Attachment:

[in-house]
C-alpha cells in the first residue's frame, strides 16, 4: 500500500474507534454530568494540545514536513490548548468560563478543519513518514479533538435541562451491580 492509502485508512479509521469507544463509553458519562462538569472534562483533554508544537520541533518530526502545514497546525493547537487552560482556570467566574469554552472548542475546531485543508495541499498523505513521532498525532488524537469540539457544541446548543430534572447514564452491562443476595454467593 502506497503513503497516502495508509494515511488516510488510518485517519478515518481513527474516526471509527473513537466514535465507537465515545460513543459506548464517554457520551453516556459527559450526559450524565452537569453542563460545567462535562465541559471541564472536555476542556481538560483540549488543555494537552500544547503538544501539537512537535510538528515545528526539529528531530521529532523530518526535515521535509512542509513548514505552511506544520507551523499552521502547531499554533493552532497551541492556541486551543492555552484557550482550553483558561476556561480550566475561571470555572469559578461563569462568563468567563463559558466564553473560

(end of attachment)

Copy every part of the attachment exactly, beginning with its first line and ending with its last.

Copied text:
[in-house]
C-alpha cells in the first residue's frame, strides 16, 4: 500500500474507534454530568494540545514536513490548548468560563478543519513518514479533538435541562451491580 492509502485508512479509521469507544463509553458519562462538569472534562483533554508544537520541533518530526502545514497546525493547537487552560482556570467566574469554552472548542475546531485543508495541499498523505513521532498525532488524537469540539457544541446548543430534572447514564452491562443476595454467593 502506497503513503497516502495508509494515511488516510488510518485517519478515518481513527474516526471509527473513537466514535465507537465515545460513543459506548464517554457520551453516556459527559450526559450524565452537569453542563460545567462535562465541559471541564472536555476542556481538560483540549488543555494537552500544547503538544501539537512537535510538528515545528526539529528531530521529532523530518526535515521535509512542509513548514505552511506544520507551523499552521502547531499554533493552532497551541492556541486551543492555552484557550482550553483558561476556561480550566475561571470555572469559578461563569462568563468567563463559558466564553473560